12/08/2016

FLSA Rule Changes Delayed By Court Injunction

For months, many employers had been preparing for December 1, 2016, the date on which new Fair Labor Standards Act (“FLSA”) overtime rules were scheduled to go into effect.  These new rules would significantly increase salary thresholds for exempt positions, which would likely result in many employers paying overtime for time beyond forty hours to traditionally salaried employees.

On November 22, 2016, a federal judge in the Eastern District of Texas entered an injunction enjoining the United States Department of Labor (“DOL”) from implementing the new rules.  The injunction applies nationwide and, at the very least, delays the implementation of the new rules for all employers and employees.

This decision arose out of an action filed by the State of Nevada and twenty other states, as well as an action filed by a Texas-based Chamber of Commerce and other business organizations, challenging the news rules of the DOL.  These new rules would not only have doubled the threshold salary, but also would have included automatic increases every three years beginning January 1, 2020.   The new rules also amended the salary basis test to allow employers to use nondiscretionary bonuses and incentive payments (including commissions) to satisfy up to ten percent of the new standard salary level.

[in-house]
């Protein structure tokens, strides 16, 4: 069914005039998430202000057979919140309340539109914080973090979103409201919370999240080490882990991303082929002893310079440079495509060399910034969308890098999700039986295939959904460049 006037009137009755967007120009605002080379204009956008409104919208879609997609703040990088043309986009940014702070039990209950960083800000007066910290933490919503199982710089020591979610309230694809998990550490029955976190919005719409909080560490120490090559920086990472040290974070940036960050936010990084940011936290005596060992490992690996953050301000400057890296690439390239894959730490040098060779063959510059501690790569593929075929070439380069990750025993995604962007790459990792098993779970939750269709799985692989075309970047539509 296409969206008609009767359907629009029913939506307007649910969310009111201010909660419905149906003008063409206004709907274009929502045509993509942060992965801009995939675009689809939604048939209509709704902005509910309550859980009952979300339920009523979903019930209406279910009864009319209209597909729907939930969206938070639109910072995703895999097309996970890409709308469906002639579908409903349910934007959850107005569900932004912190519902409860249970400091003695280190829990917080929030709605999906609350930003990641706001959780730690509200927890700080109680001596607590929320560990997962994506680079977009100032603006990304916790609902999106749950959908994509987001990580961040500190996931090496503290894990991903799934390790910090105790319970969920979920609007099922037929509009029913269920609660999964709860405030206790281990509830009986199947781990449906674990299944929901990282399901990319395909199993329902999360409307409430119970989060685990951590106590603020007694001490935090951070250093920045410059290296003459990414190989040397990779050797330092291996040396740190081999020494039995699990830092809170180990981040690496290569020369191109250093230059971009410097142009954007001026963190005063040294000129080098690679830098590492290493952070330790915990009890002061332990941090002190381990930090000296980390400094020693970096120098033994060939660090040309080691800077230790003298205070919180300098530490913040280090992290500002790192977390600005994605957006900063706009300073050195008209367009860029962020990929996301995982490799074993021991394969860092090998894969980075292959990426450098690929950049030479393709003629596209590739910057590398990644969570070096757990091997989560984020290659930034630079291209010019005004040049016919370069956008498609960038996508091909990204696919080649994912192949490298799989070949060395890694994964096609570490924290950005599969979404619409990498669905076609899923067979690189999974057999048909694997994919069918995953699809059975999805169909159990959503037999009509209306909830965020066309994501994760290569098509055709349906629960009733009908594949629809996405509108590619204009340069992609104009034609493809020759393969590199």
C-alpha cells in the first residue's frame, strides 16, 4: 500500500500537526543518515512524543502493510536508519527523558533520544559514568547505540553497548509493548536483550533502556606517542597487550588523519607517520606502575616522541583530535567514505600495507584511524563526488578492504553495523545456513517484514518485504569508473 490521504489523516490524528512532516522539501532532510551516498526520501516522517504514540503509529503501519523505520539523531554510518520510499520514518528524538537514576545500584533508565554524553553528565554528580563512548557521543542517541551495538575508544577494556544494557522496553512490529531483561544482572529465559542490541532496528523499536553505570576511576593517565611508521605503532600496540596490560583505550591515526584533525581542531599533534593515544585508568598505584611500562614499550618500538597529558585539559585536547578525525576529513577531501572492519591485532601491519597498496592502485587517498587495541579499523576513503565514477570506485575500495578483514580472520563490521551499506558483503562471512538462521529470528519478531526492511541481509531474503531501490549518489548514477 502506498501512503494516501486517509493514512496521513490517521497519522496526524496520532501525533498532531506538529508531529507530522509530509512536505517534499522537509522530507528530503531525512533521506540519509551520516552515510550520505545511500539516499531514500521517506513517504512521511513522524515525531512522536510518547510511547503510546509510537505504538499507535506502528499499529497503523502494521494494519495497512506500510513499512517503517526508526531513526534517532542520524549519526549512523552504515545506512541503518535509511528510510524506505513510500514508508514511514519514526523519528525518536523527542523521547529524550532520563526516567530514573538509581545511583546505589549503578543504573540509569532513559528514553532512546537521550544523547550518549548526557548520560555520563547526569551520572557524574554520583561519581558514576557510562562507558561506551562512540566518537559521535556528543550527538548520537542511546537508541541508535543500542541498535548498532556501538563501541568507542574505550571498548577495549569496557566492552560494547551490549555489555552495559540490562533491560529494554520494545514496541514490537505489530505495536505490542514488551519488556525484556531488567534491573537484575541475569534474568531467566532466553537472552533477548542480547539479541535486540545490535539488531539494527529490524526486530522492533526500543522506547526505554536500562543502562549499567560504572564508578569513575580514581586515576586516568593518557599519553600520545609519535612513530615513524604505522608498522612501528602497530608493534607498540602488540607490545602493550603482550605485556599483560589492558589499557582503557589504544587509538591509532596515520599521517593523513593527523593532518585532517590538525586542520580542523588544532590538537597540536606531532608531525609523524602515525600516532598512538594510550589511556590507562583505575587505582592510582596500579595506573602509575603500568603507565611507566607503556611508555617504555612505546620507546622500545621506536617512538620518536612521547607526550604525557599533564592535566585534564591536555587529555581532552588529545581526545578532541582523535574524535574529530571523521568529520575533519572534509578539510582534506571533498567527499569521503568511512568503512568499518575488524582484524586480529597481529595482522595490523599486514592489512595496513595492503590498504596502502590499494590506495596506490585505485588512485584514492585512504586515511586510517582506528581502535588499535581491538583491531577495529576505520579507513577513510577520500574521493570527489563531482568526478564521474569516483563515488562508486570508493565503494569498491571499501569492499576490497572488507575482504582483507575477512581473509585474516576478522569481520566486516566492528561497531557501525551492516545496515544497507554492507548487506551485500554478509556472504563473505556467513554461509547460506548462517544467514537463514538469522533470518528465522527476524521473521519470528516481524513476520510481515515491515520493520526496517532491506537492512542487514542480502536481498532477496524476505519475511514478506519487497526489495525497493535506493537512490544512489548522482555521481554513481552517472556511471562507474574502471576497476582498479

In its decision, the Court determined that the plaintiffs had satisfied all the elements required for the issuance of a preliminary injunction, and notably that they “have established a prima facie case that the Department’s salary level under the Final Rule and the automatic updating mechanism are without statutory authority.”

It is unclear what will occur in the coming months given the recent political developments in Washington, D.C. The decision does not challenge DOL’s overall ability to establish an increased base salary limit.  As such, there is the possibility that a revised rule in the weeks and months ahead could be offered, or nothing at all.

Robinson Donovan’s Employment Law Group will continue to monitor this issue, and provide timely updates.  If you have any questions, please contact the firm’s ELG.